Mike Cope's blog

Friday, July 23, 2004

Three words offer the "what-more-can-I-say" excuse.  They say, in essence, "Hey, I'm flawed, I'm weak, I'm sin-filled.  What would you expect?"  The three words?  "I'm only human." But as I've meditated on the meaning of the incarnation, I wonder if we have the wrong view of what it means to be a human.  Maybe, in light of the life of Jesus, our problem is that we're not human enough yet. From the example of Jesus we've learned this:  to be human means to build on eternal values, to bless all whom we encounter, to live for justice, to speak for those without a voice, and to keep our eyes peeled for the rule of God.


  • The other one that bugs me is, "That's just the way I am." I still owe Steve Wages a debt for a prayer he led at Highland wherein he pointed out in response to that excuse that there is only one I AM. That is one of my favorite Highland moments.

    By Blogger Val, at 7/23/2004 08:10:00 PM  

  • "God didn't promise us a rose garden."

    Are we sure of that?

    It seems to me He gave us a garden filled with beautiful, fragrant roses, supported by long stems, replete with thorns.

    The thorny stems of trials and difficulties strengthen us so we can enjoy the fragrance of His blessings and love - even the wisdom to recognize them.

    Mike, I too am so glad to see you back with your blogging family.

    By Blogger Kathy, at 7/24/2004 06:22:00 AM  

  • Five words that I try to remember when I'm tempted to fall back on the "I'm only human" card are:

    "I've been crucified with Christ"

    I love you Mike and appreciate your insights.

    By Blogger Joel Quile, at 7/26/2004 07:27:00 AM  

  • I imagine my soon to born son getting in trouble at school and saying to his teacher "What do you expect? I'm only a Smith."

    "I'm only human" smacks of the same insult. I'm only created in the image of God, a little lower than the angels.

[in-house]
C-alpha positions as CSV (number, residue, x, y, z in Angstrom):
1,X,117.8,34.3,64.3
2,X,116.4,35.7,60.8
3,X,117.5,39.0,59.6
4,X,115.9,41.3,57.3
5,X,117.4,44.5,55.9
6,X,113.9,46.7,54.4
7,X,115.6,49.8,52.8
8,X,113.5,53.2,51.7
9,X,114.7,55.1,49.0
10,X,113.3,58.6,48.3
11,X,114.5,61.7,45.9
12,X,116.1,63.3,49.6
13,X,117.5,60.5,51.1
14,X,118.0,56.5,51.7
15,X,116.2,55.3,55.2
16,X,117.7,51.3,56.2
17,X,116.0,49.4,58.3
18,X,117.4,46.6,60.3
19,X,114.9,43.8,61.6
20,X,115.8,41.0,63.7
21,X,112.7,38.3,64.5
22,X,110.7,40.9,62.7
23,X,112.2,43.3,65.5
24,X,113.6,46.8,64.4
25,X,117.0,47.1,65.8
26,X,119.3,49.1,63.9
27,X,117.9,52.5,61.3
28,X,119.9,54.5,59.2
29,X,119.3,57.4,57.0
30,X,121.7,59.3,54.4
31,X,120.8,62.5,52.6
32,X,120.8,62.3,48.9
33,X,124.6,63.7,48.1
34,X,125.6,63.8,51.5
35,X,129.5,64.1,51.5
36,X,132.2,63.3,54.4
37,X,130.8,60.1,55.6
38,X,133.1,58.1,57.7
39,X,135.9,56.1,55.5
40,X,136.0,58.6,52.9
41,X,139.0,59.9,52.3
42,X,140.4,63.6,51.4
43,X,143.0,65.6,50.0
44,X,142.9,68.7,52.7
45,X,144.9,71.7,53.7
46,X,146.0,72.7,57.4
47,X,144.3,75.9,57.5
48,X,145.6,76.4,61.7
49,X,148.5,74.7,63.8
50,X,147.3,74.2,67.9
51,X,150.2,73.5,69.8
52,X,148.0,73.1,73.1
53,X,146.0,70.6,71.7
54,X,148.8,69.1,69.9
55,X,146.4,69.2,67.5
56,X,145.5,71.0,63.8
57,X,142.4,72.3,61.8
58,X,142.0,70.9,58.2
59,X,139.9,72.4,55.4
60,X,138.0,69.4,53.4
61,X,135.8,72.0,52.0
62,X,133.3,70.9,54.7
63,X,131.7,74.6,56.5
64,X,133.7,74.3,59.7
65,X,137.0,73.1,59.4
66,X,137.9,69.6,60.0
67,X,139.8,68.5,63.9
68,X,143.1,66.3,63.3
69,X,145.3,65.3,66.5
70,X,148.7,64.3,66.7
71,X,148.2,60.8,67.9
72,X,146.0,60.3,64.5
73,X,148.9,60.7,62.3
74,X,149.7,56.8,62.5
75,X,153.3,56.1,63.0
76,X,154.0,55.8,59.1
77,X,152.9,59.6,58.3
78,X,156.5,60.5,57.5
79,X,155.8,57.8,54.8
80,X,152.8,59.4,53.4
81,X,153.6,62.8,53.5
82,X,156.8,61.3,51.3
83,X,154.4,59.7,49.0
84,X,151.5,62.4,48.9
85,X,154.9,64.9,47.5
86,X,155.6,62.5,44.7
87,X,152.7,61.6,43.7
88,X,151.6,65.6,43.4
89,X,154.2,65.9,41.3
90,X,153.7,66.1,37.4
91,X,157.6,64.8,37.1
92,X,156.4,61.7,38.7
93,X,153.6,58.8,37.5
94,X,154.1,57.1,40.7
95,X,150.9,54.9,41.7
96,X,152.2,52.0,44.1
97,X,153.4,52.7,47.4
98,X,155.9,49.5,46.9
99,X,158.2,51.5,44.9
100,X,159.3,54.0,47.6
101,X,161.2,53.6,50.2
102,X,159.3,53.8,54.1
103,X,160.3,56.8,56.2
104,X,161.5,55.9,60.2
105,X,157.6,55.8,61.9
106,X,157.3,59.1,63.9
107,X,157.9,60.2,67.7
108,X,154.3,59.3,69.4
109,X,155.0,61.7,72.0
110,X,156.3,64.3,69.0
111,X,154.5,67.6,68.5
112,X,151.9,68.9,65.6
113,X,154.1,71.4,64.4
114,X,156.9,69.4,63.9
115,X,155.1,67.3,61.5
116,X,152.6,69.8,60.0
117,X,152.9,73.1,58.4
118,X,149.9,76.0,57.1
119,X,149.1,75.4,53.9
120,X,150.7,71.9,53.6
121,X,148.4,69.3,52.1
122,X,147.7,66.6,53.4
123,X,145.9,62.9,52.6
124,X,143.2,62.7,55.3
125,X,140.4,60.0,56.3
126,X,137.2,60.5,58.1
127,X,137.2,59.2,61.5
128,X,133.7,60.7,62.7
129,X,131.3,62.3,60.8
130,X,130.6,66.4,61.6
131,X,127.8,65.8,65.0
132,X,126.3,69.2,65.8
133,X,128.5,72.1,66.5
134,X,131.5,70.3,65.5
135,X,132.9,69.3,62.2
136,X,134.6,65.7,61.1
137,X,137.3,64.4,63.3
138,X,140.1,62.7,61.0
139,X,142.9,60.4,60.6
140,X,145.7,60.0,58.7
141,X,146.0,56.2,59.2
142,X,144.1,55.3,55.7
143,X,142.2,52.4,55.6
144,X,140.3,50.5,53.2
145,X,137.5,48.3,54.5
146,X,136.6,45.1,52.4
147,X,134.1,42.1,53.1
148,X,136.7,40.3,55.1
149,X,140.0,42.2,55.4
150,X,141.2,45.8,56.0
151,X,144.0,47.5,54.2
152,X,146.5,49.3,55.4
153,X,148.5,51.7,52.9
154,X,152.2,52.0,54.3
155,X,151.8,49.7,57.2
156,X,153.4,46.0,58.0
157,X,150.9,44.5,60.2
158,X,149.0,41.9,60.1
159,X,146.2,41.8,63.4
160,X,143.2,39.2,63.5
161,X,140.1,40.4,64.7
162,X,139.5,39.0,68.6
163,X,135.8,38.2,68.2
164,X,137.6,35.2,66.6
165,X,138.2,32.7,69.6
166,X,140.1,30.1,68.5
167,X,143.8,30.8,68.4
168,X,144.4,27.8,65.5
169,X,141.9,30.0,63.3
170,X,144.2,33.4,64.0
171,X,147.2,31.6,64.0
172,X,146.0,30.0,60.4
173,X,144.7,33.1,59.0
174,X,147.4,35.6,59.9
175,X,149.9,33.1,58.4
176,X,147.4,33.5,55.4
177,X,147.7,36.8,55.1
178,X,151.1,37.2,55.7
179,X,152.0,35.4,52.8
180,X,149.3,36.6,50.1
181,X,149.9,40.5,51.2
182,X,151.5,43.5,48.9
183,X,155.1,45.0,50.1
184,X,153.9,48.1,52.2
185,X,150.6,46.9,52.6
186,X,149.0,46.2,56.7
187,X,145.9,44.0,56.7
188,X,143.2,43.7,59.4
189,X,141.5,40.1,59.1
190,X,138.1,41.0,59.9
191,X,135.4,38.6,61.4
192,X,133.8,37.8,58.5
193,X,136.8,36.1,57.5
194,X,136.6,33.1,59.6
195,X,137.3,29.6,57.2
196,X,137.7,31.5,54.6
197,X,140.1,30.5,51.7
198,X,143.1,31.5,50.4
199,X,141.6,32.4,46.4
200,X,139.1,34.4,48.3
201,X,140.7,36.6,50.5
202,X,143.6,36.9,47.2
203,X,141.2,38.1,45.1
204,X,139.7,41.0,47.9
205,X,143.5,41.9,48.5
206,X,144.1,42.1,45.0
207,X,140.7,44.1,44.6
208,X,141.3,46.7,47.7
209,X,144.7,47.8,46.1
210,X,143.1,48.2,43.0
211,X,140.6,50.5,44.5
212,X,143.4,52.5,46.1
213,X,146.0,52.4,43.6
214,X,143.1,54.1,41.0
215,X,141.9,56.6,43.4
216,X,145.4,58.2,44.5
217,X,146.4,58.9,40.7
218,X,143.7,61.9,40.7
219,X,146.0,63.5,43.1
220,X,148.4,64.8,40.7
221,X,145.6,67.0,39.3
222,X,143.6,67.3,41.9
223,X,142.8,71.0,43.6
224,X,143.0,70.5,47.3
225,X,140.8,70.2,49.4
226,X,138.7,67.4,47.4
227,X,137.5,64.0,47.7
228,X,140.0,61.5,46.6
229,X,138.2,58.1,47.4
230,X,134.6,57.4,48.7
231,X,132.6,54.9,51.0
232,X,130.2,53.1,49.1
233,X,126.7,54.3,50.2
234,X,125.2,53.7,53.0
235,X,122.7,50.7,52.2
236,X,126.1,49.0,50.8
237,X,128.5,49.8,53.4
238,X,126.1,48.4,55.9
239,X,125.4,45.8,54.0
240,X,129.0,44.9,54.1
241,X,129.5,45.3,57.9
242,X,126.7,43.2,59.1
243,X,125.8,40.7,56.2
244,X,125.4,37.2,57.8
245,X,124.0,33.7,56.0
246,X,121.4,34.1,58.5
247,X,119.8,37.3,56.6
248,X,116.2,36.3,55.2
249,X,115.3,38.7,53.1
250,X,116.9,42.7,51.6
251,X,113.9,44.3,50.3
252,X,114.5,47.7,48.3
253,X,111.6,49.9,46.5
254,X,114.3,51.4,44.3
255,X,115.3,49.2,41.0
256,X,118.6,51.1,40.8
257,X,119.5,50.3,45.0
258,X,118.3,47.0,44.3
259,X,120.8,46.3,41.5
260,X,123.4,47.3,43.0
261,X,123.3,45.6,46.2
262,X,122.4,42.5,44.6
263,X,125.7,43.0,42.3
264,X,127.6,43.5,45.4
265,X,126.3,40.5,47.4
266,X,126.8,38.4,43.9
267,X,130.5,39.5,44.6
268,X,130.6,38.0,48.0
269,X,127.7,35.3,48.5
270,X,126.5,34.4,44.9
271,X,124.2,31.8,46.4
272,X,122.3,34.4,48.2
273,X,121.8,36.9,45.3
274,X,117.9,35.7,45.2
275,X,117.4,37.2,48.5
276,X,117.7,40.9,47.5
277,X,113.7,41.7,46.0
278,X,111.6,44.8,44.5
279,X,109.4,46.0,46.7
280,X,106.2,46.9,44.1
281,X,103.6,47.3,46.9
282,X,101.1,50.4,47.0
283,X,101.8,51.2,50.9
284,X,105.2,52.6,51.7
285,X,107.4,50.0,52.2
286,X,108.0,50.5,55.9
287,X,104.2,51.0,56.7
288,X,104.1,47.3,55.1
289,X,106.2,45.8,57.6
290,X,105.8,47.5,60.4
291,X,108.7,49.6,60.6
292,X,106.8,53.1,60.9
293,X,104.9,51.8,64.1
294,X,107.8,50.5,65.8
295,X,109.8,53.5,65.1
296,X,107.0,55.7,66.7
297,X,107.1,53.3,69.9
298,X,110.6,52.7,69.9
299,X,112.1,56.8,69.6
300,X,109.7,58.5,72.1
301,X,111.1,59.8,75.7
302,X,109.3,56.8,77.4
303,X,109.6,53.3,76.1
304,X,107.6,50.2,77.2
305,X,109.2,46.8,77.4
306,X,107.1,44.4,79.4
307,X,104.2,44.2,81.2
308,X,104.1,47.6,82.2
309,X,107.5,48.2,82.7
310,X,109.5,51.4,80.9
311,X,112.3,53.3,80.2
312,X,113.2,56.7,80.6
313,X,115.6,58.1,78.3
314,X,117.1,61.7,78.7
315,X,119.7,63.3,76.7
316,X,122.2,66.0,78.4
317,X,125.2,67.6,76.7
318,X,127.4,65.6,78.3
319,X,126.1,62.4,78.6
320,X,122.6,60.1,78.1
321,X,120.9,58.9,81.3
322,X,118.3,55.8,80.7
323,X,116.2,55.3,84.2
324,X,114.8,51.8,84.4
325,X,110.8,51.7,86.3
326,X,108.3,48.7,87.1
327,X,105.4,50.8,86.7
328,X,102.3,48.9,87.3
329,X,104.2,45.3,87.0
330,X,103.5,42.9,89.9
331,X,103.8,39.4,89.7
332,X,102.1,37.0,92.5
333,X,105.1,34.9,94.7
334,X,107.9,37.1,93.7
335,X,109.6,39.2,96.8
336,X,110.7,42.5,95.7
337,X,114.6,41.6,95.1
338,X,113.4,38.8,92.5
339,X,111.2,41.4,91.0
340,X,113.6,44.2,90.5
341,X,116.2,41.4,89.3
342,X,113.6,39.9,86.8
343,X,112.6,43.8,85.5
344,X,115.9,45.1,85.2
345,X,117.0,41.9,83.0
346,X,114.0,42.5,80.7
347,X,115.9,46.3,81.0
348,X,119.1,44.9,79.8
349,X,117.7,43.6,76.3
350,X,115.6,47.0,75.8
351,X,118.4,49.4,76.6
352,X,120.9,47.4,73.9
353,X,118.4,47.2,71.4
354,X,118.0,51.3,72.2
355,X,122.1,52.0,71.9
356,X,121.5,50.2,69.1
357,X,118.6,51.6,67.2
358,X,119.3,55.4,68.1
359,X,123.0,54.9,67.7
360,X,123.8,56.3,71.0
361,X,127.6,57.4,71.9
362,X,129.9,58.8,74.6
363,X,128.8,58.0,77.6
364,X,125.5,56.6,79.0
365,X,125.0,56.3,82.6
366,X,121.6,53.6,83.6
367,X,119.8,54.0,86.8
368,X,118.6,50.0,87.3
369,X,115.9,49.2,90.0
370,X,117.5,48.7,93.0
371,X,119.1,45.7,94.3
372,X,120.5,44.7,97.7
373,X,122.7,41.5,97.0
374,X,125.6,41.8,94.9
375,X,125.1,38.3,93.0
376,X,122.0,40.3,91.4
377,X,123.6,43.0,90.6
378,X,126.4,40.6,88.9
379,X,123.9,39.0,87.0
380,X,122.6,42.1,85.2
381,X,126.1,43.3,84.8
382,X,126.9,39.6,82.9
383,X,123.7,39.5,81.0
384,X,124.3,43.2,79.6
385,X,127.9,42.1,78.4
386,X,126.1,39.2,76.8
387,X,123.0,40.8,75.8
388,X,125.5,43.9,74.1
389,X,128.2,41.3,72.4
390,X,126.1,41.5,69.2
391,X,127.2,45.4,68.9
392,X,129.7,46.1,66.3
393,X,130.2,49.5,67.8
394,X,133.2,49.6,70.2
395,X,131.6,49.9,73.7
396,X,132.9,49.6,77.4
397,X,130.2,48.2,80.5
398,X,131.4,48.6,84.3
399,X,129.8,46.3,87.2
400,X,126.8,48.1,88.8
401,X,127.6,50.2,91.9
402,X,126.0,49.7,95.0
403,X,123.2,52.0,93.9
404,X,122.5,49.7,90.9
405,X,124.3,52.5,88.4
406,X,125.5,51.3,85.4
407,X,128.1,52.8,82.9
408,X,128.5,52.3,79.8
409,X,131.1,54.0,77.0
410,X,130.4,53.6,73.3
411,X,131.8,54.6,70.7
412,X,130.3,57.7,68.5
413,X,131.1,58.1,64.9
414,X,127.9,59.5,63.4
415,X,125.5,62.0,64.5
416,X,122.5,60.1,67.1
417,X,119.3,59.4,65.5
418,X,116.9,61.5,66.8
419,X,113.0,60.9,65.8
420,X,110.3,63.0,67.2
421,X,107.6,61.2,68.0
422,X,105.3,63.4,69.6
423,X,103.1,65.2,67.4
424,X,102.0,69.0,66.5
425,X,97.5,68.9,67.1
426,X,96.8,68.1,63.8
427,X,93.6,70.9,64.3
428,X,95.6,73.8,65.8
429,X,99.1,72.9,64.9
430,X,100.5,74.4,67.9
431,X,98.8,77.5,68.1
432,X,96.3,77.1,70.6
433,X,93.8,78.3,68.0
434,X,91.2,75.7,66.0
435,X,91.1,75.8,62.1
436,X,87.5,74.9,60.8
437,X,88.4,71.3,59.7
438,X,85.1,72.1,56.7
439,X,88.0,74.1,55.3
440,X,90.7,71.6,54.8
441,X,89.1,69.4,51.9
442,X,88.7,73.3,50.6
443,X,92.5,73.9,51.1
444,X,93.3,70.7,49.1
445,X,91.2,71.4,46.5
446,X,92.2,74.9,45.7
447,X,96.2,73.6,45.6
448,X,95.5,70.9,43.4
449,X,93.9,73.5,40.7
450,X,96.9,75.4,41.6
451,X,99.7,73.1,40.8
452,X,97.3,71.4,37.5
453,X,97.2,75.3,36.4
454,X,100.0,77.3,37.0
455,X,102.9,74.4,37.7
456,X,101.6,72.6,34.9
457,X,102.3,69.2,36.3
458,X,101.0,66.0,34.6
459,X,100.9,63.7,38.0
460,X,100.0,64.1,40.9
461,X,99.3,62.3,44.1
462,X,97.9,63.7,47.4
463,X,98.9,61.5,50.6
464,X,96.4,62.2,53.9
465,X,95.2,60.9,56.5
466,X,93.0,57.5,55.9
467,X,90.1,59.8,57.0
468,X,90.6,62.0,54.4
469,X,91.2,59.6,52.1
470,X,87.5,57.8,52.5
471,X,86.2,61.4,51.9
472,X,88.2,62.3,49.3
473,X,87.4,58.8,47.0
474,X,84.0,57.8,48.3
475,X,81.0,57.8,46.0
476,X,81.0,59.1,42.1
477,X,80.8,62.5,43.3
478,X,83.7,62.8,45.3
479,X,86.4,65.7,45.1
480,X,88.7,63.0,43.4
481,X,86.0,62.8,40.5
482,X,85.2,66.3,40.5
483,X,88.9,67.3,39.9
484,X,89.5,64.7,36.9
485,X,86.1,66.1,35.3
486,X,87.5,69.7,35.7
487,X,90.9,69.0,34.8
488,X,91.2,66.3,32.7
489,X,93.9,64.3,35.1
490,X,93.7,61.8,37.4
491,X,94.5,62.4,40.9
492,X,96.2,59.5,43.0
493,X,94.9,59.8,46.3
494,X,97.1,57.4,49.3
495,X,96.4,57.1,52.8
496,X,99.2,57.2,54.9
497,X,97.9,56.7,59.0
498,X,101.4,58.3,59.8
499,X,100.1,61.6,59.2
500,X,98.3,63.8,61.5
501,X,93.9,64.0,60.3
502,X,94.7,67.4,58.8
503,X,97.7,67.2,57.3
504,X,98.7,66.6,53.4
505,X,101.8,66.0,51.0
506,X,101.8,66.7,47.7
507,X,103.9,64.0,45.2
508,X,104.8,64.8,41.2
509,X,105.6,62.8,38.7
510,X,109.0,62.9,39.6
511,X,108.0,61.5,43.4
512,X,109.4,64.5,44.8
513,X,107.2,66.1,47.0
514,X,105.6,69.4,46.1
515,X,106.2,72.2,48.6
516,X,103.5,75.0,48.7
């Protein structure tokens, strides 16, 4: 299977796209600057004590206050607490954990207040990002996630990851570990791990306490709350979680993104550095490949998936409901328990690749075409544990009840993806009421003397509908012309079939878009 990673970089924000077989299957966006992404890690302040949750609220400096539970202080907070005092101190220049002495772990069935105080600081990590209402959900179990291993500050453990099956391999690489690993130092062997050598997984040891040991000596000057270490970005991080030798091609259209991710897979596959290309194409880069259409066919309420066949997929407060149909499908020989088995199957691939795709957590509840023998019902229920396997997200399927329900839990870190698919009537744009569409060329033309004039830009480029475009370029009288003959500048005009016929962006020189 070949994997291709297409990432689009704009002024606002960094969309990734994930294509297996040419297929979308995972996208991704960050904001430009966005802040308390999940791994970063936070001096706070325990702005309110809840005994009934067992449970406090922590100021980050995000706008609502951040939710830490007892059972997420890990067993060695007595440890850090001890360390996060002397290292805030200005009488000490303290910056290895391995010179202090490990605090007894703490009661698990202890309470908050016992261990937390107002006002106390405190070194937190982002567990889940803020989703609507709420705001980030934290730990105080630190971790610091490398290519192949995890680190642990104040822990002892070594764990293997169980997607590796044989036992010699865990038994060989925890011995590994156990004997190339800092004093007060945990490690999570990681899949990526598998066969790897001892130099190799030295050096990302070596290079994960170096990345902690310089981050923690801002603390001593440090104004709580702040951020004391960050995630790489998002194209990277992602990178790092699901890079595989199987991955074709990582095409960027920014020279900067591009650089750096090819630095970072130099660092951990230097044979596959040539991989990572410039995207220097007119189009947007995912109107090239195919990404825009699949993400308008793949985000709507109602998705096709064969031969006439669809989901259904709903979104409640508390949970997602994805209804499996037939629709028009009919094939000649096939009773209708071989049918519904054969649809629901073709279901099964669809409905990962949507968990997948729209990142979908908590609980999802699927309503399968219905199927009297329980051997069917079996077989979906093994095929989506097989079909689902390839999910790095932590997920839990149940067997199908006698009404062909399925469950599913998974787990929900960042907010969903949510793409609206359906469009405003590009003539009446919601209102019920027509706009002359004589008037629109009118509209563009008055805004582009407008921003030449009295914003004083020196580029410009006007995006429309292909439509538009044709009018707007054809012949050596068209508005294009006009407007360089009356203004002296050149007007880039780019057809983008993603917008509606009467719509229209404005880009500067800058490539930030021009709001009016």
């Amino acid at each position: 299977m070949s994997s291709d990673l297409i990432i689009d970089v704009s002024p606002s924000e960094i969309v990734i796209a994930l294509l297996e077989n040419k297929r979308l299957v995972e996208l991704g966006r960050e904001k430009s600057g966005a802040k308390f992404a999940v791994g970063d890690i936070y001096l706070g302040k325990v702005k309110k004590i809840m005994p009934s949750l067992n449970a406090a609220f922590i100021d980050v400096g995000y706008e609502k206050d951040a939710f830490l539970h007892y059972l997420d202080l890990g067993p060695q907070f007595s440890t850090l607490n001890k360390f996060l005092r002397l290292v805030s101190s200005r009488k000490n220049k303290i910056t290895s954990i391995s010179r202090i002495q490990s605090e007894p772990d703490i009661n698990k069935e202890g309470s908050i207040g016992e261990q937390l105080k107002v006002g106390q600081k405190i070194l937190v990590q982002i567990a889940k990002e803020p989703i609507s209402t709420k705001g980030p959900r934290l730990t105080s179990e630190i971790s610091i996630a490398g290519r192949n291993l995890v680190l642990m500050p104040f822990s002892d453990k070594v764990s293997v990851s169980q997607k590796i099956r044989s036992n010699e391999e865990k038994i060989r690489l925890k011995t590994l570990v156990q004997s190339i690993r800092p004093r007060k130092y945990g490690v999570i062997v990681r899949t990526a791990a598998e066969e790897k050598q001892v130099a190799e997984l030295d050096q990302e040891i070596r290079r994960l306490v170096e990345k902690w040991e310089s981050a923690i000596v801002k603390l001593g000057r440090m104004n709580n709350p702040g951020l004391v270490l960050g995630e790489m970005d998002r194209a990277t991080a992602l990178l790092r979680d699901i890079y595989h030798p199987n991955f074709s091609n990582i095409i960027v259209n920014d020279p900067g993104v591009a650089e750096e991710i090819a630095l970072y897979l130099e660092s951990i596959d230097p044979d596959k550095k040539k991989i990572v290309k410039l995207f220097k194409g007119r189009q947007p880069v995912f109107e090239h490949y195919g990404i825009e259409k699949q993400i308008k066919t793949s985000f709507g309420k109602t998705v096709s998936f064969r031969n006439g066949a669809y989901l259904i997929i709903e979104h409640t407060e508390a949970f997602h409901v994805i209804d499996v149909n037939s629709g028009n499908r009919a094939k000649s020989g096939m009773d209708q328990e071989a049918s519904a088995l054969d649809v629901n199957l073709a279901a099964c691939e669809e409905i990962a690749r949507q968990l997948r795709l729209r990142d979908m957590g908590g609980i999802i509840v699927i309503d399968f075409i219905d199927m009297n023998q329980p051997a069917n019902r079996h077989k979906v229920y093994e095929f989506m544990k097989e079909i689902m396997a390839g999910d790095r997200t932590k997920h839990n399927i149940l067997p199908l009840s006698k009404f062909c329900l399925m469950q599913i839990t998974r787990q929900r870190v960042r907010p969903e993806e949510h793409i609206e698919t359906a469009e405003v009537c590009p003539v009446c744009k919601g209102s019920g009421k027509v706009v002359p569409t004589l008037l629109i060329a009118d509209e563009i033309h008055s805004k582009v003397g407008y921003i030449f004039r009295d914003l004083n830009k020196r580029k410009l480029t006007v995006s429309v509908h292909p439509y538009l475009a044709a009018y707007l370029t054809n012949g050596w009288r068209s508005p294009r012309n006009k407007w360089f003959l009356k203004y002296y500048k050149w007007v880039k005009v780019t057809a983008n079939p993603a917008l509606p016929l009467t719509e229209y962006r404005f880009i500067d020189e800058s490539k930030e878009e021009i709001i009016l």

At the same time, humanity apart from God, apart from Christ, has every reason to use this excuse. I'm only an animal, made from dirt, its a wonder I can feed myself.

    It's the dual nature and the reason why self-esteem makes no sense and perfect sense. I am a worthless wretch on one hand and a child of God on the other. And it's Christ that makes all the difference. With Christ I hold out eternal hope for humanity, apart from Christ I hold out none.

    But as someone who is in Christ, someone who calls God "Abba", it's sinful to think of myself in terms of "only" human. Just as Christ was fully human, so I strive to be.

    By Blogger chrismith, at 7/26/2004 10:01:00 AM  

  • Centuries ago, St. Iranaeus wrote, "The glory of God is man fully alive." Ducking our heads and muttering "I'm only human" goes against the grain of that statement, doesn't it? We are supposed to reflect the Lord's glory "with unveiled faces" (2 Cor. 3:18) as we become more like Him - and I believe that includes becoming our true selves, the selves He intended for us to be.

    Building 429 has a song with the line, "I want to shine in spite of who I am." I understand that lyric in the light of the fact that we're all flawed people, but if we are the rescued children of light, daughters and sons of the King, shouldn't it be "I want to shine BECAUSE of who I am?"

    By Blogger Katie, at 7/26/2004 03:50:00 PM  

  • i want to shine because of who HE is. it is not i who live, but Christ living in me.

    By Blogger chrismith, at 7/27/2004 07:56:00 AM  

  • [I'm a little late on this one, but I've always loved this old quote from Keith Green. Your post reminded me of it!]

    What about those "other sayings"? You know, the quasi-biblical ones, like "Please be patient, God isn't finished with me yet," which can really be a horrible replacement for "I'm sorry." (And besides, it puts the blame on the wrong person - "The reason I'm such a creep is because God isn't finished with me yet.")

    And if you really want to play "Stretch the Bible" there is that other fabulous excuse that absolutely ends all quests or expectations for holiness: "Christians aren't perfect... just forgiven!" Ah, how convenient. You might just as well say, "Christians aren't moral, just forgiven!" or what about "Christians aren't nice, just forgiven!" How about the ultimate? "Christians aren't saved . . . just forgiven!" (That might be a little too deep.) What we're saying by this glorious piece of prose is, "Madam, you cannot trust your teenage daughter with my Christian son, you'd better keep your eye on him . . . he's not safe . . . he's just forgiven!"

    By Blogger Matt Elliott, at 7/27/2004 01:24:00 PM  

  • In response to Matt...there's the legalists view (never stated, only implied): "Christians aren't forgiven unless they're perfect."


    By Blogger MarkS, at 8/10/2004 06:44:00 AM  

Post a Comment

<< Home